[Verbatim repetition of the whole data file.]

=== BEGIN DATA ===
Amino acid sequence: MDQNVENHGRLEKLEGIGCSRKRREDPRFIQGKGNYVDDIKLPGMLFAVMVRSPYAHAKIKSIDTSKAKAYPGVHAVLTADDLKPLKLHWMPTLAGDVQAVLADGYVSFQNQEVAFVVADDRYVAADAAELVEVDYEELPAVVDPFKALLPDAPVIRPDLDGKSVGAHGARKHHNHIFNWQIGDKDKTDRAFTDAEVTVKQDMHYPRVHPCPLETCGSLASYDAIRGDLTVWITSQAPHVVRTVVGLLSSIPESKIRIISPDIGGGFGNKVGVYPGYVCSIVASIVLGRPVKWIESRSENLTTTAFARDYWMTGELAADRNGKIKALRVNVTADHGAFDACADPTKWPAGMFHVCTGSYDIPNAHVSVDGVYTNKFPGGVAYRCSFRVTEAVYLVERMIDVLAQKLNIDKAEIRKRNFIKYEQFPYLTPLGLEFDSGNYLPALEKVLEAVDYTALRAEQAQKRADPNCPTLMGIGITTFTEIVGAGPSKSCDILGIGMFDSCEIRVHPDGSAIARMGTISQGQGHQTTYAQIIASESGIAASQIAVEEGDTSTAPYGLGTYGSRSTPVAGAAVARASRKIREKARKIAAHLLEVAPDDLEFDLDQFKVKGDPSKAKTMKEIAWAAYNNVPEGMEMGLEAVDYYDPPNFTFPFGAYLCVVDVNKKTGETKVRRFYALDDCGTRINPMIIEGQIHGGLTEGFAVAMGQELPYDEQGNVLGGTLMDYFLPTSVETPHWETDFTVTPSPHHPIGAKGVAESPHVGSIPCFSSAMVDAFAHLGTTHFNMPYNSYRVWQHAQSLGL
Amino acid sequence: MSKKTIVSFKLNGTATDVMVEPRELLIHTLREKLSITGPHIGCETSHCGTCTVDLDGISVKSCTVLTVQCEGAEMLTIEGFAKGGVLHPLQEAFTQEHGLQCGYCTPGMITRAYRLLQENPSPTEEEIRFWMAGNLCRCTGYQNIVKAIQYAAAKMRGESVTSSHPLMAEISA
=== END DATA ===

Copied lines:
Amino acid sequence: MDQNVENHGRLEKLEGIGCSRKRREDPRFIQGKGNYVDDIKLPGMLFAVMVRSPYAHAKIKSIDTSKAKAYPGVHAVLTADDLKPLKLHWMPTLAGDVQAVLADGYVSFQNQEVAFVVADDRYVAADAAELVEVDYEELPAVVDPFKALLPDAPVIRPDLDGKSVGAHGARKHHNHIFNWQIGDKDKTDRAFTDAEVTVKQDMHYPRVHPCPLETCGSLASYDAIRGDLTVWITSQAPHVVRTVVGLLSSIPESKIRIISPDIGGGFGNKVGVYPGYVCSIVASIVLGRPVKWIESRSENLTTTAFARDYWMTGELAADRNGKIKALRVNVTADHGAFDACADPTKWPAGMFHVCTGSYDIPNAHVSVDGVYTNKFPGGVAYRCSFRVTEAVYLVERMIDVLAQKLNIDKAEIRKRNFIKYEQFPYLTPLGLEFDSGNYLPALEKVLEAVDYTALRAEQAQKRADPNCPTLMGIGITTFTEIVGAGPSKSCDILGIGMFDSCEIRVHPDGSAIARMGTISQGQGHQTTYAQIIASESGIAASQIAVEEGDTSTAPYGLGTYGSRSTPVAGAAVARASRKIREKARKIAAHLLEVAPDDLEFDLDQFKVKGDPSKAKTMKEIAWAAYNNVPEGMEMGLEAVDYYDPPNFTFPFGAYLCVVDVNKKTGETKVRRFYALDDCGTRINPMIIEGQIHGGLTEGFAVAMGQELPYDEQGNVLGGTLMDYFLPTSVETPHWETDFTVTPSPHHPIGAKGVAESPHVGSIPCFSSAMVDAFAHLGTTHFNMPYNSYRVWQHAQSLGL
Amino acid sequence: MSKKTIVSFKLNGTATDVMVEPRELLIHTLREKLSITGPHIGCETSHCGTCTVDLDGISVKSCTVLTVQCEGAEMLTIEGFAKGGVLHPLQEAFTQEHGLQCGYCTPGMITRAYRLLQENPSPTEEEIRFWMAGNLCRCTGYQNIVKAIQYAAAKMRGESVTSSHPLMAEISA